We have a duty to set out our position clearly and we must stay on the side of those who want to form part of society, those who want to take an active role. We cannot be on the side of those who keep doors closed. It is clearly evident that we do not want a lax society; rigour, uprightness, appreciation of worth are elements that we cannot abandon to our opponents.
This is why we should make explicit, for example, the existence of a connection between unemployment benefits and looking for work, by supporting those that have less and the voluntary workers or care providers, with an innovative welfare state and on-going training.
Here is the break that we must make with the past. We must build a welfare system that makes a change from the collective helping the individual, and the individuals who then demonstrate loyalty to the community itself. This is the direction in which the European left can widen its search and bring together socialist values and liberal ones.
Governing large developed countries requires a synthesis between the cultures of solidarity, social cohesion, new opportunities and liberalisation, and the opening of markets and competition. We want to engender a new conscience of the European left in order to produce a change with regards to labour parties' ideas, which should help us define a society more open to young people and women.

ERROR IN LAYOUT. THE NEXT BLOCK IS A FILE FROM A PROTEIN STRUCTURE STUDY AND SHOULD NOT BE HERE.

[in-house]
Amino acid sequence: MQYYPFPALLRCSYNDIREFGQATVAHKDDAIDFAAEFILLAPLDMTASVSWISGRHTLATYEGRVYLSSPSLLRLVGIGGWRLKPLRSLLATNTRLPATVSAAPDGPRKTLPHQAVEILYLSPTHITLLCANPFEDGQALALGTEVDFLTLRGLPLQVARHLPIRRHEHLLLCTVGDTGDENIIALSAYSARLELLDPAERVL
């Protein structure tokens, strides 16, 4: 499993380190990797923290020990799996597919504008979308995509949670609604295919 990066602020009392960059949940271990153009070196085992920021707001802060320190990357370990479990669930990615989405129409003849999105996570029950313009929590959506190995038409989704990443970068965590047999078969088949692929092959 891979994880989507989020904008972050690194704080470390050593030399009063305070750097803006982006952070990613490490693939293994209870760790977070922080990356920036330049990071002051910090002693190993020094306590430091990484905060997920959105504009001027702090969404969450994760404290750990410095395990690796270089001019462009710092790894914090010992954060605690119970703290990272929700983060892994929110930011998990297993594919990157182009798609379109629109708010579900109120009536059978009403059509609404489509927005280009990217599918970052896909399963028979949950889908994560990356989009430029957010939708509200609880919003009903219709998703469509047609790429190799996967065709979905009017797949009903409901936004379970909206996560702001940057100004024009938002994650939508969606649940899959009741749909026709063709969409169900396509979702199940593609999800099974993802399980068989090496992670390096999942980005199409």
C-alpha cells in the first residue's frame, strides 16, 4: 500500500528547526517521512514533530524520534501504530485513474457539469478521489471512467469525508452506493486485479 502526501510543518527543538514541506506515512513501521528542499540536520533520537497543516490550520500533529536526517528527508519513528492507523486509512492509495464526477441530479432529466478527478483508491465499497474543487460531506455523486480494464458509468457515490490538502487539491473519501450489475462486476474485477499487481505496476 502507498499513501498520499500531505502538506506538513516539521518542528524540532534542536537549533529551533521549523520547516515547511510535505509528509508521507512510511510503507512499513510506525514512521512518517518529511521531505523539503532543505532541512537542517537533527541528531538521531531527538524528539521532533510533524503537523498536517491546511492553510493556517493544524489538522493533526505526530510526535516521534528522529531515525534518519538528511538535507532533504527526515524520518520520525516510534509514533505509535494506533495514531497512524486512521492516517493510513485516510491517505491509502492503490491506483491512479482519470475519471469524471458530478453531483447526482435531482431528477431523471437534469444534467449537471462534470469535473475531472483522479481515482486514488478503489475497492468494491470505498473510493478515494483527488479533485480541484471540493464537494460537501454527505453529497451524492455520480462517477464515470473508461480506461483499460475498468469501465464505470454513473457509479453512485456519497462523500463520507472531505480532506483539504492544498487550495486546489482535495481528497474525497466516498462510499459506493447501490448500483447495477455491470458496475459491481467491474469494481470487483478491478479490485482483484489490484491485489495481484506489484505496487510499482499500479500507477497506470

But we cannot have a closed, integralist approach in this search. The Italian experience helps us to overcome mistrust and obstacles vis-à-vis the Catholic culture which has developed an extraordinary network of experience in social work and the voluntary sector in our country which imposes on us a progressive coming together of the lay experiences in the field of cooperation and improvement of society.
I believe that our current problem is how to turn our proposals into concrete action, because it does not seem to me that we can continue asking ourselves what is the identity of the left: the electors know this better than we do.
The left is the force which in the face of social upheavals has found the key to re-building an equilibrium, keeping the community together.